Everywhere the talk is still about rebuilding Kerala: I say, we need to talk about healing Kerala. The change in phrasing is not trivial. When we admit that we need to heal, rather than rebuild, we are admitting much that we did not care to own up till now. That is, we would be agreeing that the problem at hand is a human one and not just one that can be resolved through technical intervention; that, as a complex process, it will take its time and quick-fixes will not suffice. Thankfully, there is a widespread discussion on the recommendations of the Gadgil Committee Report and the Post-disaster needs assessment report of last year; quarrying has been stopped all over the state. Maybe we will heal, indeed. What do we need to do to heal, and not just rebuild? Continue reading Healing Kerala: Thoughts after the Second Warning→
I guess bad habits in development take a very long time to unlearn. Even in the face of the direst of warnings.
I know that last year, when taken completely by surprise, Kerala rose to the occasion. It appeared that a new civil society had come to being around the flood rescue and relief work, and that promised a new lease of life for our flagging-if-still-working project of people’s planning and political decentralization. It appeared that there was a real chance to stop the bureaucratic-technocratic coterie from shoving this ecologically-fragile area down the path of utterly destructive infrastructure-obsessed growth. It seemed that we could now seriously expose the depredations of the predatory capitalists, especially in the construction sector. Continue reading After Kavalappara: Is the Future that of Ecological Patriotism?→
After the Berlin wall fell in 1989 and the Soviet Union collapsed in 1991, many consigned ideologies and alternatives to the rubble of history. The end of the cold war was explained as the victory, not just of liberal ethos and individual freedom, but of dynamic, market-driven capitalism championed by likes of Ronald Reagan, Margaret Thatcher and Manmohan Singh. India’s left also embraced this belief in practice, promoting foreign and national capitals and capitalist-led industrialization. They hoped market miracles would generate employment and wealth. Women such as MedhaPatkar, a social activist and a fierce opponent of the globalized developmental model and Sudha Bhardwaj, a trade union activist in Chhattisgarh seemed as thoroughly on the wrong side of the history as it was possible to be. Continue reading Alternative Futures – India Unshackled→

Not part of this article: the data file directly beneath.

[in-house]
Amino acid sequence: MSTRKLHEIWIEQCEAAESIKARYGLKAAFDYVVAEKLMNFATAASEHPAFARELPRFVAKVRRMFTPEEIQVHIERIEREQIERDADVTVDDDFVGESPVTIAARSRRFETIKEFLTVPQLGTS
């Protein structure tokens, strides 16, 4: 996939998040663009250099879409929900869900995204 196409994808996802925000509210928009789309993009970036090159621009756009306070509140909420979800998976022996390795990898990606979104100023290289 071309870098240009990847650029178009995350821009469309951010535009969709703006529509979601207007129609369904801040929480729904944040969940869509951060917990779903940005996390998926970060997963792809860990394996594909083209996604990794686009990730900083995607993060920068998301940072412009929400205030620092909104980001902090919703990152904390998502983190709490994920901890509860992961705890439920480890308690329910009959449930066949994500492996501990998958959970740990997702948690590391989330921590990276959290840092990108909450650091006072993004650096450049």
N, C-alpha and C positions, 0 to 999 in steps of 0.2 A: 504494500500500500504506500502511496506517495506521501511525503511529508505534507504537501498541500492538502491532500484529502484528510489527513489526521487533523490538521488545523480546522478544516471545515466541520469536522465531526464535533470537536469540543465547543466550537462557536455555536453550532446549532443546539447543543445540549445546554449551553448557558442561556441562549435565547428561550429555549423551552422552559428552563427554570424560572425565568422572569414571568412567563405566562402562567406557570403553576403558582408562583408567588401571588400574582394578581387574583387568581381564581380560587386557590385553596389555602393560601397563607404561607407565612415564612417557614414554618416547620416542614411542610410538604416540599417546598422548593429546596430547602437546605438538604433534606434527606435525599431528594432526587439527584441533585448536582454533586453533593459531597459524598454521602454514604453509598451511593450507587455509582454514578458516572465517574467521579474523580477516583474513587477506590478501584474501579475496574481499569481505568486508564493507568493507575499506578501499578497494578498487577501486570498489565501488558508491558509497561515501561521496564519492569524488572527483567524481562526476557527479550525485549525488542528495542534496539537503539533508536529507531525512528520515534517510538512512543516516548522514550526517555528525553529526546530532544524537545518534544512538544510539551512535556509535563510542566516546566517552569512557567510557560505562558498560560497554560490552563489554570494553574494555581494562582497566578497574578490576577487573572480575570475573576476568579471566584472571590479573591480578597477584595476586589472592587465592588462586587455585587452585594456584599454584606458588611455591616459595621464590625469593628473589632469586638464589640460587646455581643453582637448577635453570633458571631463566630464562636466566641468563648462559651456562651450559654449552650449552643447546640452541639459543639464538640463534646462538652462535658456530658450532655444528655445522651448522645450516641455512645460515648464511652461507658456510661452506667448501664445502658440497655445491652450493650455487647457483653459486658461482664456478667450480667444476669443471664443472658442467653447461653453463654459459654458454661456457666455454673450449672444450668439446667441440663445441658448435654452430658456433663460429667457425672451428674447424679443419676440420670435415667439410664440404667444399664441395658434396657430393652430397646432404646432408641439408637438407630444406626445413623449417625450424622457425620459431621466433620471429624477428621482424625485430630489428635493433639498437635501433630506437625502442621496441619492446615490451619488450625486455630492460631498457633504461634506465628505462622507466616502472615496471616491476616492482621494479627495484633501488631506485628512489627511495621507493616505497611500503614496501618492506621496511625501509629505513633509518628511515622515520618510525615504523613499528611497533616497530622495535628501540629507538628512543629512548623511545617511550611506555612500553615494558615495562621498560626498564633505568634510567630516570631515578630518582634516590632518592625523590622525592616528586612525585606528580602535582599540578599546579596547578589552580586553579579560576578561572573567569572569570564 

While the earlier post covered the basic science of global warming, the roots of the problem, and how inequality relates to climate change, this part focuses on key impacts of climate change in India, on humans and other species, and the reasons for urgency in tackling the problem.
Before we consider impacts in India and elsewhere, a few things are useful to keep in mind:
– Unlike most other forms of pollution, the source of carbon dioxide and where its effects are felt can be very far apart. Carbon dioxide generated in the United States affects people on the Orissa coast.
– A significant portion of carbon dioxide emitted today will remain in the atmosphere for centuries, influencing future climates.